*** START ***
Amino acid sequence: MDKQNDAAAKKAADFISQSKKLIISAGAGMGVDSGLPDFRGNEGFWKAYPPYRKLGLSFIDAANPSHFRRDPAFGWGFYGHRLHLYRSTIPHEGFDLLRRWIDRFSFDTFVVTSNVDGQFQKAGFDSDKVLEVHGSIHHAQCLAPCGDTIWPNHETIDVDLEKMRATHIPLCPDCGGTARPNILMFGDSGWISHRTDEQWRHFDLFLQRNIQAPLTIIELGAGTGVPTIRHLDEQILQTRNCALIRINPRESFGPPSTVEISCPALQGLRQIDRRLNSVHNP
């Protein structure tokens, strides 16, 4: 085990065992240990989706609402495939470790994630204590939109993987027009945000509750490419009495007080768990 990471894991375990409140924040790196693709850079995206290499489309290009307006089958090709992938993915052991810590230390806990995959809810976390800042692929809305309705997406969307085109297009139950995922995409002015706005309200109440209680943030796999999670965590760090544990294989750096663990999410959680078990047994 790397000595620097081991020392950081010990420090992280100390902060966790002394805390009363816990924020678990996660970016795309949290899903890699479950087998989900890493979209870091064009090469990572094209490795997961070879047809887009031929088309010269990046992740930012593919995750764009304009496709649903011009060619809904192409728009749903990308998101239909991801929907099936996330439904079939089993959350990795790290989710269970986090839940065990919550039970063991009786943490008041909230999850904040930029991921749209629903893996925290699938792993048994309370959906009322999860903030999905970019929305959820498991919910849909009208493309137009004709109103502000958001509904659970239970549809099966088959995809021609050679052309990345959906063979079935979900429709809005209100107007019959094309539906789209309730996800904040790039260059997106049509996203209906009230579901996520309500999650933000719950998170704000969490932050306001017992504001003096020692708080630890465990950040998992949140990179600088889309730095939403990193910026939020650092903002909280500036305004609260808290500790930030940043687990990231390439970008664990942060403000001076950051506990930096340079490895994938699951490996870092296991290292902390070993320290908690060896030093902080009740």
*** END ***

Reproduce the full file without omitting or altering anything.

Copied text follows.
Amino acid sequence: MDKQNDAAAKKAADFISQSKKLIISAGAGMGVDSGLPDFRGNEGFWKAYPPYRKLGLSFIDAANPSHFRRDPAFGWGFYGHRLHLYRSTIPHEGFDLLRRWIDRFSFDTFVVTSNVDGQFQKAGFDSDKVLEVHGSIHHAQCLAPCGDTIWPNHETIDVDLEKMRATHIPLCPDCGGTARPNILMFGDSGWISHRTDEQWRHFDLFLQRNIQAPLTIIELGAGTGVPTIRHLDEQILQTRNCALIRINPRESFGPPSTVEISCPALQGLRQIDRRLNSVHNP
């Protein structure tokens, strides 16, 4: 085990065992240990989706609402495939470790994630204590939109993987027009945000509750490419009495007080768990 990471894991375990409140924040790196693709850079995206290499489309290009307006089958090709992938993915052991810590230390806990995959809810976390800042692929809305309705997406969307085109297009139950995922995409002015706005309200109440209680943030796999999670965590760090544990294989750096663990999410959680078990047994 790397000595620097081991020392950081010990420090992280100390902060966790002394805390009363816990924020678990996660970016795309949290899903890699479950087998989900890493979209870091064009090469990572094209490795997961070879047809887009031929088309010269990046992740930012593919995750764009304009496709649903011009060619809904192409728009749903990308998101239909991801929907099936996330439904079939089993959350990795790290989710269970986090839940065990919550039970063991009786943490008041909230999850904040930029991921749209629903893996925290699938792993048994309370959906009322999860903030999905970019929305959820498991919910849909009208493309137009004709109103502000958001509904659970239970549809099966088959995809021609050679052309990345959906063979079935979900429709809005209100107007019959094309539906789209309730996800904040790039260059997106049509996203209906009230579901996520309500999650933000719950998170704000969490932050306001017992504001003096020692708080630890465990950040998992949140990179600088889309730095939403990193910026939020650092903002909280500036305004609260808290500790930030940043687990990231390439970008664990942060403000001076950051506990930096340079490895994938699951490996870092296991290292902390070993320290908690060896030093902080009740």